Should Kids Have Cell Phones?
Should kids have cell phones? There is not a clear-cut right or wrong answer on this hotly debated subject. There are, however, advantages and disadvantages that each family should weigh for themselves and make the decision that’s best for their situation.
The advantages of kids having cell phones are as follows:
- Kids can be easily reached. Is it time to get all the kids in for dinner? Rather than hunt them down in the neighborhood or holler their names out your back door, you can just call each of them on their cell phones. Oh, and no more panic wondering where your kids are.
- Parents can be easily reached. If you are scheduled to pick up your daughter after her club’s nature hike at 7:00 p.m., but the hike is concluding early, your daughter can use her cell phone to let you know that she needs to be picked up earlier than expected.
- In the event of an emergency, kids can more easily contact their parents. If your kids are on a school bus trip when there is an accident, your kids can call you and tell you that they are ok and they are being taken to XYZ hospital for an examination.
- In the event of an emergency, kids can be located using the GPS that is built into cell phones. If your teen has gotten caught in a blizzard, the white-out conditions caused him to veer off the roadway and come to rest off the shoulder of the road, and he doesn’t know where he is, you can have law enforcement find your son before hypothermia sets in by using your son’s GPS in his cell phone.
- Your kids can learn to keep track of and protect their assets. By being responsible for their cell phone, kids can learn to keep track of it (not losing or misplacing it regularly) and protect it (not damaging it negligently or intentionally).
- Your kids say, “I’m bored” less often. On long road trips or other occasions when your kids express boredom, cell phones give kids opportunities to stay in contact with their friends, play games, surf the Internet, and do other things that keep them from feeling bored.
The disadvantages of kids having cell phones are as follows:
- Cost. Cell phones themselves, monthly contracts, etc.: all involve cost.
- Loss of familiarity with your kids’ contacts. If your kids have a cell phone, they may be speaking with or texting a group of people that you may not know. If your kids only had access to your house phone, you would more likely know who was calling, who your kids were talking with and being influenced by. Additionally, if your kids have Internet-connected cell phones, your kids can develop contacts with people and websites that may be harmful to them. For example, sexual predators often pose as young people seeking peer-level friendship.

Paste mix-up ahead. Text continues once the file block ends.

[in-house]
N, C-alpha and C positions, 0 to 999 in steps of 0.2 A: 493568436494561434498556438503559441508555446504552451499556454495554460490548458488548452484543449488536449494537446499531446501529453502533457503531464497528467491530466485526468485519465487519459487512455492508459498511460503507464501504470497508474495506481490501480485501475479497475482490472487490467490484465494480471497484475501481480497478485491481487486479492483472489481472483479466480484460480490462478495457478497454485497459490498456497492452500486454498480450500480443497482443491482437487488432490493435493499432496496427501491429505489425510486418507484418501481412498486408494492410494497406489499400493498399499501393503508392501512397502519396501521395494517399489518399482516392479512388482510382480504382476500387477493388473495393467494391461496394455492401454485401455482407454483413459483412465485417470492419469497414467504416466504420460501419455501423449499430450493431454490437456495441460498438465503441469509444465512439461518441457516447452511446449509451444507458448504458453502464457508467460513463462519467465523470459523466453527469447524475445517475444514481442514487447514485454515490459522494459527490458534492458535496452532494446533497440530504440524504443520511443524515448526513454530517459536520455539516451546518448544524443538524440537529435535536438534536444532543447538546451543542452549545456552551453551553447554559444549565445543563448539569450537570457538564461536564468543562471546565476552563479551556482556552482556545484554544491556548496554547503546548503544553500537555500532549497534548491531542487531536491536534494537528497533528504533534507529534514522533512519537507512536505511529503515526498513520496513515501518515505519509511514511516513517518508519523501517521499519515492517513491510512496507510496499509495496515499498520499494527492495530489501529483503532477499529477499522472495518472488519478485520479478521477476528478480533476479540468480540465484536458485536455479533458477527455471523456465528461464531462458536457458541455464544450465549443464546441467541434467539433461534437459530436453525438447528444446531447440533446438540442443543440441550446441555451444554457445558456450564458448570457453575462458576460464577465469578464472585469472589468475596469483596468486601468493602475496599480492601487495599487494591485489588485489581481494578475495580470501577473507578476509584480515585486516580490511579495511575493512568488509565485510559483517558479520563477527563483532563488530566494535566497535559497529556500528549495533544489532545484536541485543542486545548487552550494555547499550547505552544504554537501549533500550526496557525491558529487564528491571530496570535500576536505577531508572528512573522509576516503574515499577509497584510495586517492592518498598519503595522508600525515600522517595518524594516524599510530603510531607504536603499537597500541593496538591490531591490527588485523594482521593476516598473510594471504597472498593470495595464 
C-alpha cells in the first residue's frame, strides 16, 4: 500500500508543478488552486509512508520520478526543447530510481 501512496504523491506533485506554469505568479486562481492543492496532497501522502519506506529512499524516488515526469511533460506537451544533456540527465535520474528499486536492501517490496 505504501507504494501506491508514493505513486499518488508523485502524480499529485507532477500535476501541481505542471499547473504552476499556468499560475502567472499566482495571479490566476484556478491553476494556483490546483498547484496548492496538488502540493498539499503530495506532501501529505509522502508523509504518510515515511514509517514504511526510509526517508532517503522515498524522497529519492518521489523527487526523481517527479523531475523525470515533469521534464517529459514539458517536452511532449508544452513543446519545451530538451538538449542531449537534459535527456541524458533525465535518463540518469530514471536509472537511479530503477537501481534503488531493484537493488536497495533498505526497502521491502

- Loss of family face-to-face interaction. Kids with cell phones often become so “into” their cell phones that they will talk and text nearly incessantly. This reduces their time spent in face-to-face interactions. Further, this may reduce the value that kids place on face-to-face interactions.
- Distraction. Kids who text while walking, driving, or performing other tasks can risk their safety. The same risk (albeit to a lesser degree) occurs when kids talk on their cell phones while walking, driving, or performing other tasks.
- Increased opportunity for getting into trouble. Kids who use cell phones during school can be disciplined and their phones can be confiscated by the school. Kids who are still learning their boundaries can get caught up in sexting, cyberbullying, and prank calling.
- Loss of quiet/alone time and loss of appreciation of quiet/alone time. With 24/7 connectivity, kids may become dependent on connectivity. Thus, quiet time or alone time may become a negative or uncomfortable experience for kids.
- Loss of independent decision-making. Many kids today over-involve their friends and family in their decision-making. If teens are uncomfortable making even routine decisions without speaking with their friends or parents first, loss of independent decision-making has become a problem.
While there is no one right or wrong answer, by weighing these advantages and disadvantages, you can make an informed decision that is best for your family.
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